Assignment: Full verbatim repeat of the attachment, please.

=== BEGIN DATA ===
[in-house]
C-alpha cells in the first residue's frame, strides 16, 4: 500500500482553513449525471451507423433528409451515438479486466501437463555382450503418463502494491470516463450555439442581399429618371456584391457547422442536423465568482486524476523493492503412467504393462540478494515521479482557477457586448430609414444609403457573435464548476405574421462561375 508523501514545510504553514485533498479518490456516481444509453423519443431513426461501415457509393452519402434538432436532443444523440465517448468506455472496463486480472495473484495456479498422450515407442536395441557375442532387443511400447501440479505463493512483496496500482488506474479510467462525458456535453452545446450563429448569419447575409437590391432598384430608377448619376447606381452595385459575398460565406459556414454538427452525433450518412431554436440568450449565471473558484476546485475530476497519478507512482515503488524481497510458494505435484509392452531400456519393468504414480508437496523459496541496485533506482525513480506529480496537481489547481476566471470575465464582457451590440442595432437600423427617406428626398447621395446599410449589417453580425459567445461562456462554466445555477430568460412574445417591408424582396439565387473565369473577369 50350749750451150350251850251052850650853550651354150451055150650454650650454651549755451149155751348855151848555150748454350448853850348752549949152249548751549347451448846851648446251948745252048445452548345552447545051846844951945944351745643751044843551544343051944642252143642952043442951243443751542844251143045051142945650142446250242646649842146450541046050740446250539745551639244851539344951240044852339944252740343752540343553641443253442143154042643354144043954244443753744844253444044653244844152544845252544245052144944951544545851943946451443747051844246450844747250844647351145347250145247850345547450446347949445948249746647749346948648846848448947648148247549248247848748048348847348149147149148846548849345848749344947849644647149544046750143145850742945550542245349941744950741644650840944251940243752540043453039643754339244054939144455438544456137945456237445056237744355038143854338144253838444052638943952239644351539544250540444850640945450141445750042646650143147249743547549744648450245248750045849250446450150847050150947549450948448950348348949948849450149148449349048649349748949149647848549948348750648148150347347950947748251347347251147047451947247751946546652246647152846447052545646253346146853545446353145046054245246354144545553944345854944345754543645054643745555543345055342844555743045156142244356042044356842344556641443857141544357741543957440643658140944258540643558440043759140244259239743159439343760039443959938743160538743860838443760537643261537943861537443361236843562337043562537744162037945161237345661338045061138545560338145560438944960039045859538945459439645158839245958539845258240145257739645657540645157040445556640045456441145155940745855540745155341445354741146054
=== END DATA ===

[in-house]
C-alpha cells in the first residue's frame, strides 16, 4: 500500500482553513449525471451507423433528409451515438479486466501437463555382450503418463502494491470516463450555439442581399429618371456584391457547422442536423465568482486524476523493492503412467504393462540478494515521479482557477457586448430609414444609403457573435464548476405574421462561375 508523501514545510504553514485533498479518490456516481444509453423519443431513426461501415457509393452519402434538432436532443444523440465517448468506455472496463486480472495473484495456479498422450515407442536395441557375442532387443511400447501440479505463493512483496496500482488506474479510467462525458456535453452545446450563429448569419447575409437590391432598384430608377448619376447606381452595385459575398460565406459556414454538427452525433450518412431554436440568450449565471473558484476546485475530476497519478507512482515503488524481497510458494505435484509392452531400456519393468504414480508437496523459496541496485533506482525513480506529480496537481489547481476566471470575465464582457451590440442595432437600423427617406428626398447621395446599410449589417453580425459567445461562456462554466445555477430568460412574445417591408424582396439565387473565369473577369 50350749750451150350251850251052850650853550651354150451055150650454650650454651549755451149155751348855151848555150748454350448853850348752549949152249548751549347451448846851648446251948745252048445452548345552447545051846844951945944351745643751044843551544343051944642252143642952043442951243443751542844251143045051142945650142446250242646649842146450541046050740446250539745551639244851539344951240044852339944252740343752540343553641443253442143154042643354144043954244443753744844253444044653244844152544845252544245052144944951544545851943946451443747051844246450844747250844647351145347250145247850345547450446347949445948249746647749346948648846848448947648148247549248247848748048348847348149147149148846548849345848749344947849644647149544046750143145850742945550542245349941744950741644650840944251940243752540043453039643754339244054939144455438544456137945456237445056237744355038143854338144253838444052638943952239644351539544250540444850640945450141445750042646650143147249743547549744648450245248750045849250446450150847050150947549450948448950348348949948849450149148449349048649349748949149647848549948348750648148150347347950947748251347347251147047451947247751946546652246647152846447052545646253346146853545446353145046054245246354144545553944345854944345754543645054643745555543345055342844555743045156142244356042044356842344556641443857141544357741543957440643658140944258540643558440043759140244259239743159439343760039443959938743160538743860838443760537643261537943861537443361236843562337043562537744162037945161237345661338045061138545560338145560438944960039045859538945459439645158839245958539845258240145257739645657540645157040445556640045456441145155940745855540745155341445354741146054